Seven ways to make your post-processing stage safer
09 June 2017
The post-processing stage of any additive manufacturing project is when a design really comes to life and takes on a professional look. However, to ensure the continued well-being of yourself and your teams, it’s always worth bearing in mind a few key points to avoid any risk of injury. We would recommend you treat the following points as a handy checklist and follow them during the post-processing stages of all your AM projects.
1) Check your material and chemical specifications
Being well-informed before post-processing begins will help you avoid dangerous mistakes. Your 3D printing materials and post-processing chemicals will be supplied with specification sheets, which should alert of you of any key points that need to be kept in mind from a safety point of view. If you are in any doubt, contact your supplier. In particular, a proper risk assessment of how materials react with different chemicals at the early project stages can prevent nasty surprises later.
2) Be patient before removing your part from the printing bed
Before post-processing can begin, your printed part must be removed from the printing bed. As these can reach extremely high temperatures, be sure you wait until the bed has cooled properly before removing the part. Consult your printer’s manufacturer if you are in any doubt about how long it should take to cool.
3) Always wear gloves and goggles
Many of the materials used for additive manufacturing can irritate skin and eyes, and may even be toxic if inhaled. This means any processing techniques that will give off fine particles of your material (sanding, for example) can prove a health risk. To protect yourself, always wear goggles, a face mask and neoprene or nitrile gloves when working.
4) Work in a well-ventilated area
This is essential when working with any sort of solvent for finishing parts, as the fumes given off may prove irritating, or even toxic. Even if you are not using any additional chemicals for post-processing, certain printing materials (ABS, for example) can give off toxic fumes when exposed to high temperatures, so exercise caution. This also applies when applying paints or finishing materials in spray form. If you are using techniques such as vapour polishing, which produce a large volume of toxic fumes, it may be worth purchasing a respirator. A dust extractor can also represent a good long-term investment from a health & safety point of view.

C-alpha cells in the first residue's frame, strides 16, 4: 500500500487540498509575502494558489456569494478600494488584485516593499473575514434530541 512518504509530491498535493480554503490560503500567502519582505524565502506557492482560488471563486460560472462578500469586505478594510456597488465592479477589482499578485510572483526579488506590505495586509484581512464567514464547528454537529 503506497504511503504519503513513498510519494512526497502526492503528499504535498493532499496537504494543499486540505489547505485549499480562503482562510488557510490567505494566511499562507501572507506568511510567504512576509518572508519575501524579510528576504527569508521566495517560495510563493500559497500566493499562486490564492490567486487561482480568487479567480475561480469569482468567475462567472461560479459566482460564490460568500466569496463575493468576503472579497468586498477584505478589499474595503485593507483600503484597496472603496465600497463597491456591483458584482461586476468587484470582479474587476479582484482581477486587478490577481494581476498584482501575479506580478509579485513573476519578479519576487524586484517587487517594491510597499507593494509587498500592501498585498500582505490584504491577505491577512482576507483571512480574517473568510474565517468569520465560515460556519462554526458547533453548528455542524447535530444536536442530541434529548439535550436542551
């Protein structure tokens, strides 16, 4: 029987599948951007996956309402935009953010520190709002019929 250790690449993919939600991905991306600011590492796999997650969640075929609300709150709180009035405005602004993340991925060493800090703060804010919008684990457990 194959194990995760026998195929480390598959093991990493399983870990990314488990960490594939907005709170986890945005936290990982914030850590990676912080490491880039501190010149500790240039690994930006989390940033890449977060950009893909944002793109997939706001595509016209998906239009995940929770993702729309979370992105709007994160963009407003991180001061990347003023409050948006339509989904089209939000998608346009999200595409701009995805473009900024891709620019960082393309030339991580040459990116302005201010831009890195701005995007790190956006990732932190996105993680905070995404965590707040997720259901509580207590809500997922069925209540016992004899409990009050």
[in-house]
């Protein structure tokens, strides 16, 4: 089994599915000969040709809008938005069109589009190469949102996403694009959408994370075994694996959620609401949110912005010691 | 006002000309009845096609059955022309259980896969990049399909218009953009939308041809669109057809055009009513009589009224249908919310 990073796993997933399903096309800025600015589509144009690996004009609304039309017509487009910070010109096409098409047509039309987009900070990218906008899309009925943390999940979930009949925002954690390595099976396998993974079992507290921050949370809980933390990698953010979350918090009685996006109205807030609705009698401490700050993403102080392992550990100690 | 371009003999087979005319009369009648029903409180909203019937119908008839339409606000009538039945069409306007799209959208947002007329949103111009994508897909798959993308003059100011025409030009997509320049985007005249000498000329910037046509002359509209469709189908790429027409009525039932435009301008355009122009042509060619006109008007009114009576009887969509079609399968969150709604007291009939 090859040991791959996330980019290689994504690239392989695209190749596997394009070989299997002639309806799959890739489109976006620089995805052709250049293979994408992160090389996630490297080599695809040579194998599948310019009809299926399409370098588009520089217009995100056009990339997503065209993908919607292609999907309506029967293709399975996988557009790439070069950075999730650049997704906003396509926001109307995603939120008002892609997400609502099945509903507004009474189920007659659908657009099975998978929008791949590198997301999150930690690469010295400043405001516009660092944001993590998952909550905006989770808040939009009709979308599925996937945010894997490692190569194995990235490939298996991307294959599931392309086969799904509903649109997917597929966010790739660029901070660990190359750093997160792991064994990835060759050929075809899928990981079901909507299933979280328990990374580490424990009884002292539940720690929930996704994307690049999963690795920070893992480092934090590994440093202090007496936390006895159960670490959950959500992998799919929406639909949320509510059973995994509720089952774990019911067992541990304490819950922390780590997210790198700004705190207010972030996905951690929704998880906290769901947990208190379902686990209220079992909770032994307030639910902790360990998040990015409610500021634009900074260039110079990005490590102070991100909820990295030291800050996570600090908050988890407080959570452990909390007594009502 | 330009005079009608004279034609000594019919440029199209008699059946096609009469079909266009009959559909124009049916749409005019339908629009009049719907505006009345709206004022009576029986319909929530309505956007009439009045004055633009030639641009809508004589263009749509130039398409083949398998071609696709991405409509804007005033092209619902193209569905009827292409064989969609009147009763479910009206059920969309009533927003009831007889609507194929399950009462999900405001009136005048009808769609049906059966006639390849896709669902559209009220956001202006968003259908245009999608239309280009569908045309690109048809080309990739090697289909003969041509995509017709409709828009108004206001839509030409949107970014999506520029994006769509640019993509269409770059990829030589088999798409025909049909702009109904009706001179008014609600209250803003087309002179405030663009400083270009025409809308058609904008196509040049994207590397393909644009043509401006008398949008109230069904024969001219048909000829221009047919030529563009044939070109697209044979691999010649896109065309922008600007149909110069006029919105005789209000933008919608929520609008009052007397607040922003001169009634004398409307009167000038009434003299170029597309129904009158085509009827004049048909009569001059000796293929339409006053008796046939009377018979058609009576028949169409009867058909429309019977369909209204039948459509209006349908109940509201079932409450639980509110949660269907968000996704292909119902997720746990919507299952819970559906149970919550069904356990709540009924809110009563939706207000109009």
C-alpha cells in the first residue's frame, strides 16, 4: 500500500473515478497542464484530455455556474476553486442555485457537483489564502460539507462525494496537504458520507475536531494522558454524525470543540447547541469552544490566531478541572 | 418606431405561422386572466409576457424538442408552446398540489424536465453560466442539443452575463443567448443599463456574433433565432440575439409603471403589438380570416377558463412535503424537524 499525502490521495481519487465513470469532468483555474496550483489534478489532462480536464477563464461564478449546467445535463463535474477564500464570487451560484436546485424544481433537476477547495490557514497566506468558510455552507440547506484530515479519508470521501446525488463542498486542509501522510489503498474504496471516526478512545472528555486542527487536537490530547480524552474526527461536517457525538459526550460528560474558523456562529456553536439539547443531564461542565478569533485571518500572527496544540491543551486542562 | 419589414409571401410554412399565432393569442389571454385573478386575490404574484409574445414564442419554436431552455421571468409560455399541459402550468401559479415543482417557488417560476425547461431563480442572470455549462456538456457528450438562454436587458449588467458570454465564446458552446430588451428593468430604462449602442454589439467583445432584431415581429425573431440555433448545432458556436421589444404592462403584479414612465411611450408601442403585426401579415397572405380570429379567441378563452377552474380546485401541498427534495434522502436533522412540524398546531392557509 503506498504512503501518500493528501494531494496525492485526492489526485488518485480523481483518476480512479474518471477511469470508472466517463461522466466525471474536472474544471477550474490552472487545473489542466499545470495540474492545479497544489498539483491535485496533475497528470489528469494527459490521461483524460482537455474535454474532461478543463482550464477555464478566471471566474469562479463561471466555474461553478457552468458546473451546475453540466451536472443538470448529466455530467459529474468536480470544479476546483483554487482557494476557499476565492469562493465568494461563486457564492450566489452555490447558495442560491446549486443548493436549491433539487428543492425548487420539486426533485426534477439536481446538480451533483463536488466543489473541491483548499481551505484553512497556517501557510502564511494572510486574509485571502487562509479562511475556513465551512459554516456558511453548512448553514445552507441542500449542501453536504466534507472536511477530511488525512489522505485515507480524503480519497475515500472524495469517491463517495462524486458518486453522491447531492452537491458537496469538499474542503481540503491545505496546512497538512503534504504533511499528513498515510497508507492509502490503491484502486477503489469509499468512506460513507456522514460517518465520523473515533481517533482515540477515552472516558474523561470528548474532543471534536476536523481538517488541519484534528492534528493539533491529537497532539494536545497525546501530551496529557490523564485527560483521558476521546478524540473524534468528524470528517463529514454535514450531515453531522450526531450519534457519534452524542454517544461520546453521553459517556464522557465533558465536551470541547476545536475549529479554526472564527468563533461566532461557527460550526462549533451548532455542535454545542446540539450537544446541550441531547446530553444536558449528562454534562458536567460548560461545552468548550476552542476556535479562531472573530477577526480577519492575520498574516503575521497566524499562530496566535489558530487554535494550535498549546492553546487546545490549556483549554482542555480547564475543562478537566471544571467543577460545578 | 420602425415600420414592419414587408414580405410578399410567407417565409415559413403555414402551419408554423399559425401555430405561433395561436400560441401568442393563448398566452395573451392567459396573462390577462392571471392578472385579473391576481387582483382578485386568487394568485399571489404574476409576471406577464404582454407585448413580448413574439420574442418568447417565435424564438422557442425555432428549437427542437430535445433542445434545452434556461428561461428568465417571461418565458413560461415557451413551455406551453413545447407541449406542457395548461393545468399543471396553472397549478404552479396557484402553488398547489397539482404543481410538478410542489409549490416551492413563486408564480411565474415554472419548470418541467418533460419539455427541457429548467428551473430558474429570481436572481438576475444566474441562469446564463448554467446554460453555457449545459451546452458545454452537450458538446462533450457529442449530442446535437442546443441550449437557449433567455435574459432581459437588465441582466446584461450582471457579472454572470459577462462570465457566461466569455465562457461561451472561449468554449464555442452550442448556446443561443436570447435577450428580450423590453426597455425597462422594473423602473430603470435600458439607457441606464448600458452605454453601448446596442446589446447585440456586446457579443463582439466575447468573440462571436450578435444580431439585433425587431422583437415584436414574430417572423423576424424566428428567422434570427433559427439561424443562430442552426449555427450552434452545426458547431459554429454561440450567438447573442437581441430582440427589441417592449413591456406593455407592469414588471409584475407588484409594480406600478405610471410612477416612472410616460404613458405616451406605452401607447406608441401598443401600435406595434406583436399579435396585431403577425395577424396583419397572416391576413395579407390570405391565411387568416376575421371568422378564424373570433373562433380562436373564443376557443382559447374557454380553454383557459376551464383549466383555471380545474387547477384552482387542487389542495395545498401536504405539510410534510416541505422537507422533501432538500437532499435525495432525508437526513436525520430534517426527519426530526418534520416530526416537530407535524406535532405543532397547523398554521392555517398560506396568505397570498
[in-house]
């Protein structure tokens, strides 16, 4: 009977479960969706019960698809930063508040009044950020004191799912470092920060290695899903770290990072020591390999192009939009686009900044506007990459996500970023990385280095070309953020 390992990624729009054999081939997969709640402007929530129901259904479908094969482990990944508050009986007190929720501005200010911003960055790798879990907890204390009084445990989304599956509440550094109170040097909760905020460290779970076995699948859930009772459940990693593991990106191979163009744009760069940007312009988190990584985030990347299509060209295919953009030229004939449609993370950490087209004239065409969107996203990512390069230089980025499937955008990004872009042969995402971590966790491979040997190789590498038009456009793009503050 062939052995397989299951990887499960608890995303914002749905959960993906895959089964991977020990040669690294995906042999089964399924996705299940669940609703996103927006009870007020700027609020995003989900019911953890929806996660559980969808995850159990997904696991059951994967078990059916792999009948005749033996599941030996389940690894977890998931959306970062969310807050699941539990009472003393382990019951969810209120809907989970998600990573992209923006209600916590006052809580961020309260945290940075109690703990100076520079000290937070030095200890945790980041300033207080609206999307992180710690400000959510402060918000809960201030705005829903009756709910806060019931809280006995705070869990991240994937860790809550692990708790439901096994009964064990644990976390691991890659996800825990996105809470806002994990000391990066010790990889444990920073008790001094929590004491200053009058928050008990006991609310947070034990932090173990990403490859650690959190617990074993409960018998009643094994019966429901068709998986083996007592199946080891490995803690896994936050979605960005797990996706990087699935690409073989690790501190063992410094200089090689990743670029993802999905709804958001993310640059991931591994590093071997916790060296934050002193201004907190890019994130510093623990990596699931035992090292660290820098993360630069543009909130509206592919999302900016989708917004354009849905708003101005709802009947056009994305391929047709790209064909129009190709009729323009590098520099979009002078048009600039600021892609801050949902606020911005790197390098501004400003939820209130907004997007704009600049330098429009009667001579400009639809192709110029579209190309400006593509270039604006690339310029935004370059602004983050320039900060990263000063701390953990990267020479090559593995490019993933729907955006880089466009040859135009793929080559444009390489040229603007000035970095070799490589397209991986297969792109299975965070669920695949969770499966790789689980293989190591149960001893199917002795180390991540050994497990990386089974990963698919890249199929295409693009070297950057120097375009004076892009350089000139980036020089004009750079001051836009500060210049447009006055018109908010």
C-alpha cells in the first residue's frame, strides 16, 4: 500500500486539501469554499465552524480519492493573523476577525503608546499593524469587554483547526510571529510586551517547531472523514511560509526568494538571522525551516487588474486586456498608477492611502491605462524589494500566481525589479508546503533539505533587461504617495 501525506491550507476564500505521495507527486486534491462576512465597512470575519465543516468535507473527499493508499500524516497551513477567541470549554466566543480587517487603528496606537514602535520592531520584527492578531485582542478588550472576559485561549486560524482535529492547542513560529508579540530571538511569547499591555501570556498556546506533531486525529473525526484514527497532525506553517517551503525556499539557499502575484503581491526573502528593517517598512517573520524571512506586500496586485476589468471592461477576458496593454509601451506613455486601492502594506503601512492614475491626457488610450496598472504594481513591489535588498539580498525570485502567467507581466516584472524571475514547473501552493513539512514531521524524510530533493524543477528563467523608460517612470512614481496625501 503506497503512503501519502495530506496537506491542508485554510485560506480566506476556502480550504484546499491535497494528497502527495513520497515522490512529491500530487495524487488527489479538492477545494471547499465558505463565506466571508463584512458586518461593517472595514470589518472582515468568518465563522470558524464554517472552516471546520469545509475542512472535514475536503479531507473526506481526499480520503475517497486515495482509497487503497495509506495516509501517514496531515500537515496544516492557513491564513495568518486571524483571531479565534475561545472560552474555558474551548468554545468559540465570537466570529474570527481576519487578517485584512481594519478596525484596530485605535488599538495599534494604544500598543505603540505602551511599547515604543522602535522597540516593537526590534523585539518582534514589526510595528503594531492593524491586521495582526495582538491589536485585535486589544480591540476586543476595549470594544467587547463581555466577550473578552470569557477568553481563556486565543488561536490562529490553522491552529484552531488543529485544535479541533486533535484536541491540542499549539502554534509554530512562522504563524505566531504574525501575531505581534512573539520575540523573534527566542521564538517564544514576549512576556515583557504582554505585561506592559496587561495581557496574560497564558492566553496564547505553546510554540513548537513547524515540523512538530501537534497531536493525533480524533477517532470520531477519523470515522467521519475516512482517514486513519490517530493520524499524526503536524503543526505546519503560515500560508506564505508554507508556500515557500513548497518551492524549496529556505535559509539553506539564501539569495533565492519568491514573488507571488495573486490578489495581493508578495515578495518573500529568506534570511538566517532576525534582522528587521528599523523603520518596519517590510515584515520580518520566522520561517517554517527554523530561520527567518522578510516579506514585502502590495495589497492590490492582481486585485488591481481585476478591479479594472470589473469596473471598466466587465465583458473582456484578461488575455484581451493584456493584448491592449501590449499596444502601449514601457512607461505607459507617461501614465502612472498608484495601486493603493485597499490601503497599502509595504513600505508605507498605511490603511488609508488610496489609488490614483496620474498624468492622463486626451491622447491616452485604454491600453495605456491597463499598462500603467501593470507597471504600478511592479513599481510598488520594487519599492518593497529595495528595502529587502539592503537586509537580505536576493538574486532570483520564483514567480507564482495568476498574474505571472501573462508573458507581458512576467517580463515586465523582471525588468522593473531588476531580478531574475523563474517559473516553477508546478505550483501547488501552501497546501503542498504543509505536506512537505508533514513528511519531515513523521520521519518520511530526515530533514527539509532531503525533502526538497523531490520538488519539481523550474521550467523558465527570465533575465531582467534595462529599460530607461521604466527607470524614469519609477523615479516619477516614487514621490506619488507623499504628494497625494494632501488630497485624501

5) Do not work near any open flames or explosive materials
A number of 3D printing materials can be flammable or combustible under certain conditions. You should therefore ensure that your work area is free of any open flames or explosive materials. Furthermore, a class D fire extinguisher should always be readily accessible. This is especially important when 3D printing metal, as fires started by metal powder are extremely difficult to put out.
6) Be patient when finishing parts by hand
There’s no doubt that removing support structures from complex prints by hand can be extremely time-consuming and frustrating, but it’s important to exercise patience to avoid injuring yourself or damaging your print. Use a gentle touch and ensure you select the right tools for the job and wear special protective chain gloves at all times.
7) Make sure all material waste is disposed of safely
Support materials may contain harmful chemicals, and may be removed using corrosive substances that must be handled with care. Make sure there is a dedicated area set aside for safe disposal of waste materials.